Reading the article, my impression is that the couple are publicly going through that grieving process. Instead of the pregnancy yoga and jogging with a basketball tummy they were hoping for, they’re reconciling themselves to the high probability of months of bedrest, terrifying midnight trips to the emergency room for contractions, and extra trips to the high-risk doctors. From the time I started having contractions at 18-20 weeks, I woke up everyday with the fear that this might be the day I lose the babies.
With the wonderful news that you’re having twins, you also get the less-wonderful news that you’re at increased risk of losing both the fetuses as well as the increased risk of premature birth and spending weeks or months in the emotional hell of the NICU. And if they make it that far, your children are at increased risk of developmental and other delays as well as a host of other health problems. In the best case scenario, for years you will feel like there’s just not enough of you to go around. Sure you’ll have wonderful moments somewhat similar to what you pictured and either way, you’ll thank God and modern science morning, noon and night that you made it. But gratitude doesn’t wipe away all difficulty. No matter how much youwant a baby or even want twins, having twins is legitimately difficult. Mothers of twins are at higher risk of post-partum depression and parents of twins are more likely to divorce. That’s reality.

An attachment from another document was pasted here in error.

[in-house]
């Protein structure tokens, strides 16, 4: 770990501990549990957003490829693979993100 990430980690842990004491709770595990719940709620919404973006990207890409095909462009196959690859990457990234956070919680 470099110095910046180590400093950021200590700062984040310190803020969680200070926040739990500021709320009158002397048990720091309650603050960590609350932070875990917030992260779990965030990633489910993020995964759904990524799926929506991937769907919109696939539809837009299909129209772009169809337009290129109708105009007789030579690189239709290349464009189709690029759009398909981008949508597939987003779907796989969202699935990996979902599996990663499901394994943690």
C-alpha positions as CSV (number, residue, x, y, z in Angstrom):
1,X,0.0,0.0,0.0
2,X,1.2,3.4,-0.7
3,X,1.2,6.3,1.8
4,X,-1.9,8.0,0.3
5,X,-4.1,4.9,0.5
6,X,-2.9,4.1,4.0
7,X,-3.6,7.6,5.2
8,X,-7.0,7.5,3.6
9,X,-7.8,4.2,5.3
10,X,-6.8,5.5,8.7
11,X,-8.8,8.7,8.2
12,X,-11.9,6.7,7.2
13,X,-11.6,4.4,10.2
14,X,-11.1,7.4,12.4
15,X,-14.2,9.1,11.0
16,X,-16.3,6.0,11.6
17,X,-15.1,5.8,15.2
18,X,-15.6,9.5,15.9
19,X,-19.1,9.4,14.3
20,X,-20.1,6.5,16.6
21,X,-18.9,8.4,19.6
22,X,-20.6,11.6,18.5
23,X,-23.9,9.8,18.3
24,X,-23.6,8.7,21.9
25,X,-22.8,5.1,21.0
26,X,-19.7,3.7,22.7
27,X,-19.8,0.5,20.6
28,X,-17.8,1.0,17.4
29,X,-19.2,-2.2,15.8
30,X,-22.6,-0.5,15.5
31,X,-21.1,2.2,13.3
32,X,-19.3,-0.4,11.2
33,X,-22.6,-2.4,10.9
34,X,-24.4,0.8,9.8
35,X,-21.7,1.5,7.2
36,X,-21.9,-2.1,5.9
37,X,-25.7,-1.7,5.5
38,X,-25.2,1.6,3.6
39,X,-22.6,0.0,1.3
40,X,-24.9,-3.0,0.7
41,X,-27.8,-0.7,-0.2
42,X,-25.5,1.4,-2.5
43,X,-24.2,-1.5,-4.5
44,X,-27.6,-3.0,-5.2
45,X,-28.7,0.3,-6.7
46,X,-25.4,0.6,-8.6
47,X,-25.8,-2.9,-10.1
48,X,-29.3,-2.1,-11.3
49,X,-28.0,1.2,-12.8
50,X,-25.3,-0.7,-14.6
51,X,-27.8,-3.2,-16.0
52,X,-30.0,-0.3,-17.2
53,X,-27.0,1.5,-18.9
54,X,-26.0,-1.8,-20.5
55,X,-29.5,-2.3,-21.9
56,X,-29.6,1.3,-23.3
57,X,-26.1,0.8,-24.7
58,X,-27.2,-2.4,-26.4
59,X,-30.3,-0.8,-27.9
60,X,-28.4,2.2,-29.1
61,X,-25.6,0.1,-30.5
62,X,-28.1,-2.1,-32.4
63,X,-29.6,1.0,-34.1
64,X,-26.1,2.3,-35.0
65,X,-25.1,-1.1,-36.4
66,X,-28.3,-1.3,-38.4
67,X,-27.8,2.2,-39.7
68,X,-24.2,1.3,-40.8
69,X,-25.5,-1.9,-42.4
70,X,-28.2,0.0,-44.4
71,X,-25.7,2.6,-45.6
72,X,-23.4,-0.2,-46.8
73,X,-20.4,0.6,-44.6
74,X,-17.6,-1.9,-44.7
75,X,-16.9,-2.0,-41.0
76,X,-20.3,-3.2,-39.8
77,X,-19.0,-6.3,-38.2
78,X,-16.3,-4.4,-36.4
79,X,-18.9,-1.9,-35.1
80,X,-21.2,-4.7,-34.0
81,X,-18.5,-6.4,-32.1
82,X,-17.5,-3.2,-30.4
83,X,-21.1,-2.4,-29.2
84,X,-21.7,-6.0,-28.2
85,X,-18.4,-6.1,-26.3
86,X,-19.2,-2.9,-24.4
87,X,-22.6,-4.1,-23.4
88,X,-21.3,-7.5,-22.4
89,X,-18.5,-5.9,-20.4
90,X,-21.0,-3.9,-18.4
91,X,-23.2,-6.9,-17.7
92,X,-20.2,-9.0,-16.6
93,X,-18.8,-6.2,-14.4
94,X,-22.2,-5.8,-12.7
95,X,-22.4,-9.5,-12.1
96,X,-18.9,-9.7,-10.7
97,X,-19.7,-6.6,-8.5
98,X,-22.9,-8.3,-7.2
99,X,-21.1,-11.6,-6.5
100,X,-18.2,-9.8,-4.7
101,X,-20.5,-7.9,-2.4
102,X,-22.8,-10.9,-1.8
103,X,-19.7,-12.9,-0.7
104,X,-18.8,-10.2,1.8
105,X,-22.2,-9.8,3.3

When my husband and I found out we were having twins, we were so shocked and overwhelmed we couldn’t even speak about it, not even to each other for about 10-11 weeks. I love my sons and I could not live without either of them, but it doesn’t make me a bad person to wish for everyone’s sake they had could have come one at a time.
It’s so hard to separate you’re own emotions (“I’m hurting because I am struggling with infertility. It feels unfair and insulting that those babies are going to them instead of me”) from telling other people how they should feel about their lot in life (“So you should be happy or at least keep your fears private.”).
But, ”If I were them, I would be totally thrilled.” Maybe you would! And maybe you wouldn’t. It’s hard to say any one thing, even a longed-for child, would make you happy. If being happy were as easy as wanting to be happy, no one would read my blog because we’d all be too busy turning cartwheels and singing “Zippidee-do-da”. Our emotional lives constantly resist black and white categorization. You can scream and cry occasionally and it doesn’t mean you’re not a happy person, just as someone can laugh at a funny joke even when they’re clinically depressed. Contentment can contain a mixture of joy, gratitude, and relief as well as disappointment, fear, anxiety, and anger.
And my final thought is that the father’s article is not so much a whine as a cry for help. He’s scared. He admits that. Sometimes that fear comes out as anger and bitterness. No matter what you think either of these camps ought to feel, the truth is both sides would stand a better chance of happiness if we greeted their emotions with understanding and support rather than invalidating them with name-calling.